The bottom line:  From now to November 8, we will be supporting this ballot measure. We think it is another important step in advancing Oakland and its police department as leaders in 21st Century Policing. But after the election, we will be pushing City Council to enact a variety of measures that enhance and improve the measure’s impact, and helps give us the police department we deserve.

Make Oakland Better Now!

OakTalk Here is the blog of Make Oakland Better Now!, an Oakland community grassroots group of a grass-roots group of voters, volunteers, and policy advocates committed to improving the City of Oakland by focusing on public safety, public works, and responsible budgets. Founded in 2003, we’ve researched, lobbied, and successfully campaigned for a number of new, impactful policies, including the city’s Rainy Day Fund, Measure Z and Operation Ceasefire.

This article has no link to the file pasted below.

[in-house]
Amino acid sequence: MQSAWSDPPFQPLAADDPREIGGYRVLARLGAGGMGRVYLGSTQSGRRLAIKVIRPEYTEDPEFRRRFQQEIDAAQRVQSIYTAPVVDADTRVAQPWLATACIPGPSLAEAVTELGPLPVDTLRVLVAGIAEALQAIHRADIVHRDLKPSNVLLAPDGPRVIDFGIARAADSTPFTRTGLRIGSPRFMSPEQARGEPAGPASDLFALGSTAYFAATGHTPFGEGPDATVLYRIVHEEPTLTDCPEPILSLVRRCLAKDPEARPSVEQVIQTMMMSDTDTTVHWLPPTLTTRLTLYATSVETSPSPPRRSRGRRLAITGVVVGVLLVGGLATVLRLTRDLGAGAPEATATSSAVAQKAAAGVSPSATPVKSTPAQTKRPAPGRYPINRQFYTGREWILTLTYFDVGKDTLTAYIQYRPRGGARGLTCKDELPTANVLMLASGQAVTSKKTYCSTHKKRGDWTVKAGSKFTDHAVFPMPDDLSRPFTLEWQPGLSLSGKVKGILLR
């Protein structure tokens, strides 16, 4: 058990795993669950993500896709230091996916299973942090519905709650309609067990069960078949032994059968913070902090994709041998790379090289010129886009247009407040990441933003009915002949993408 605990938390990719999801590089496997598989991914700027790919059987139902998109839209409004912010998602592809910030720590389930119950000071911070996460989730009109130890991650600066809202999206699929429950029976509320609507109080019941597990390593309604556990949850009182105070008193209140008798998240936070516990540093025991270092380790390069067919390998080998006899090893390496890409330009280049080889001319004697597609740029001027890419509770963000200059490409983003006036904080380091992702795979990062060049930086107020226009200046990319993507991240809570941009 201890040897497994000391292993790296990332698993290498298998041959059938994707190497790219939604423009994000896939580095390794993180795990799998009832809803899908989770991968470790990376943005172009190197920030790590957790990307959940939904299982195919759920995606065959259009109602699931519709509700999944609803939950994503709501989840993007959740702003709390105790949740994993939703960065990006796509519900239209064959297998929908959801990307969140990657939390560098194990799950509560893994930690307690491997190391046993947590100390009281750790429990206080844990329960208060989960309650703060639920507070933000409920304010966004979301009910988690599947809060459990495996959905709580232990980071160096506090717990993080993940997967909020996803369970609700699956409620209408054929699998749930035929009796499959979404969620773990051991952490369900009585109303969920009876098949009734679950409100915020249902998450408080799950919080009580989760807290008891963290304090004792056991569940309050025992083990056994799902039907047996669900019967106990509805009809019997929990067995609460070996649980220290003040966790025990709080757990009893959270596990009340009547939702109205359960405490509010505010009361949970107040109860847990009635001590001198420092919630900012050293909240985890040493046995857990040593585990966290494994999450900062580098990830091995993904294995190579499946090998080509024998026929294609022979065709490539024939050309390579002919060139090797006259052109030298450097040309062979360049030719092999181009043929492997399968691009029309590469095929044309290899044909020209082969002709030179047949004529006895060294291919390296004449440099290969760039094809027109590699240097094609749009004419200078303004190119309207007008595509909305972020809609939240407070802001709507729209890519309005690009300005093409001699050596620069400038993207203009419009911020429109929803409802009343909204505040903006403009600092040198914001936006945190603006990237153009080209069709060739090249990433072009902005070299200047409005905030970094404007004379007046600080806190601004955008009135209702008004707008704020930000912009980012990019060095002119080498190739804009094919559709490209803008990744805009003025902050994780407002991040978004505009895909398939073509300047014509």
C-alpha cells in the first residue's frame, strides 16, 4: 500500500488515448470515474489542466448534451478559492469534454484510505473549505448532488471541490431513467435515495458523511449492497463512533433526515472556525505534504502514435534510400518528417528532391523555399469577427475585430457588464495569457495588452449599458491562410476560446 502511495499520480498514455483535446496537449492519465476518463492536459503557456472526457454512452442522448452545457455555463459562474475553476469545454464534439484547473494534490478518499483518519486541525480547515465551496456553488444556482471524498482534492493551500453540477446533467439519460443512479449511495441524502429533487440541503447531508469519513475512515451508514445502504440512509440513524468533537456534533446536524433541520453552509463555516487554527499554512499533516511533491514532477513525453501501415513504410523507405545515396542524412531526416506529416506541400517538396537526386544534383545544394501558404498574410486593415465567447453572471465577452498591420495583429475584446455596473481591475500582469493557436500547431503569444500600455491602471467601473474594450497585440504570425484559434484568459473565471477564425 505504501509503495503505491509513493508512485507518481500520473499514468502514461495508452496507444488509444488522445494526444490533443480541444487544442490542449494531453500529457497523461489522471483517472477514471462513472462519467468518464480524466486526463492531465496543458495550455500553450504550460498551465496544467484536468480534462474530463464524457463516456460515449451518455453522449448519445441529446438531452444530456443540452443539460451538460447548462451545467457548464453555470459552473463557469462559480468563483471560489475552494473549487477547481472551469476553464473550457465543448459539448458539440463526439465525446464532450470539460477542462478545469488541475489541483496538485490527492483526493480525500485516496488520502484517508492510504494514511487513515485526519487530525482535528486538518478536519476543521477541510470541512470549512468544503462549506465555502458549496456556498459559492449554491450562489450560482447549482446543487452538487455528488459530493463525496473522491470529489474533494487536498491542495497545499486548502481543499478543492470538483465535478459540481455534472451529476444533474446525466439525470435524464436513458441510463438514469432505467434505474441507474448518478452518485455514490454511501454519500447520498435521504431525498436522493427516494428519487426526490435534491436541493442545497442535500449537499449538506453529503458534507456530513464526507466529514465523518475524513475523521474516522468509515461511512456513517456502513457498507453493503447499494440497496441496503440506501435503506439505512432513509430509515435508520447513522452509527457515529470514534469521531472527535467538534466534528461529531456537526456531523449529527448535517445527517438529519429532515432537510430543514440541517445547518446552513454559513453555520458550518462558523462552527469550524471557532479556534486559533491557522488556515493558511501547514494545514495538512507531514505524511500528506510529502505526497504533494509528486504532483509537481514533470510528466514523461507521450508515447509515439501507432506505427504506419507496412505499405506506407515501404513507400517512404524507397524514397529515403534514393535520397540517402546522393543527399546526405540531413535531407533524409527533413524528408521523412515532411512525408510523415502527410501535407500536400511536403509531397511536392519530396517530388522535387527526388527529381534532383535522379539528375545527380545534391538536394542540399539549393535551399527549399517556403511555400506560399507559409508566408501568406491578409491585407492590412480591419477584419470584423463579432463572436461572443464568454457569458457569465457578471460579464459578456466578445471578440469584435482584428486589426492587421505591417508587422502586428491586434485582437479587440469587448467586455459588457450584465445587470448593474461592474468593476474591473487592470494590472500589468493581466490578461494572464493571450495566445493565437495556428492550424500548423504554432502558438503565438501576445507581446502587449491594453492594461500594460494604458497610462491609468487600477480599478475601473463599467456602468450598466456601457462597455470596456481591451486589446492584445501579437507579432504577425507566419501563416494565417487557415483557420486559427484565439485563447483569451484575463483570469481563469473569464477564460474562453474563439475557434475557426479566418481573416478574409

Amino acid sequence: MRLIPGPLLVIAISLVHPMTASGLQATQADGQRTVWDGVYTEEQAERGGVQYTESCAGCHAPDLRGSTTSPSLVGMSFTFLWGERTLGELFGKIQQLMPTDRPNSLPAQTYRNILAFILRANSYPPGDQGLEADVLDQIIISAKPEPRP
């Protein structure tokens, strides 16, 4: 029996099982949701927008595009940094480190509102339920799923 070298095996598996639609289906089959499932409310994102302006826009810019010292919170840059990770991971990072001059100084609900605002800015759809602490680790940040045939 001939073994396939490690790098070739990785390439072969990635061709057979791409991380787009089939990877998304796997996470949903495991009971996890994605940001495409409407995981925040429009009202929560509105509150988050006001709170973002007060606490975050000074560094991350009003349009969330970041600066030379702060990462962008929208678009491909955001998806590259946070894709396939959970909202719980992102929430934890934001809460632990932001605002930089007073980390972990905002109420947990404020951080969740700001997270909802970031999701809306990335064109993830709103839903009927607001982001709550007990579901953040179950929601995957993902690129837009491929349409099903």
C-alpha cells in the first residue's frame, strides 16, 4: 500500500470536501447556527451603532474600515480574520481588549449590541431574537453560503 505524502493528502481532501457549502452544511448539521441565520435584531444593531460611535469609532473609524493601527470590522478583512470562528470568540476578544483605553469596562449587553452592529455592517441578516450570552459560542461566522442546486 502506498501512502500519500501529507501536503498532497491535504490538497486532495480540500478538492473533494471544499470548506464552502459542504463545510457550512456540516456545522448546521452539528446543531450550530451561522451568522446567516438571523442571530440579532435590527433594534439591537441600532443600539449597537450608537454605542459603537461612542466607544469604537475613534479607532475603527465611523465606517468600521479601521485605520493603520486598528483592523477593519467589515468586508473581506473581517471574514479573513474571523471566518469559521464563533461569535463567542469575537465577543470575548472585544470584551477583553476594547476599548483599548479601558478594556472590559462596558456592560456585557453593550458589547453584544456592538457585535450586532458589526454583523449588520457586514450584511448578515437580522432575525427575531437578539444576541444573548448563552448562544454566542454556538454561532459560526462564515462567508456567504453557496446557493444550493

This Post Has 4 Comments

  1. Robert Bruce

    As the father of an OPD officer, I am strongly in favor of the measure to establish a Pollice Commission that was adopted by the City Council.

    I am a former and future Oakland resident.

  2. Charles

    As a current and longtime resident of Oakland who has suffered the consequences of judge Thelton Henderson’s endless micro-monitoring of OPD, of former mayor Jean Quan’s encouragement of crime in Oakland, and the demagogy of the most prominent commission advocate Rashida Grinage, I am against the commission measure.

  3. Rashidah Grinage

    Slight correction: The current CPRB already has subpoena power and has had since 1996.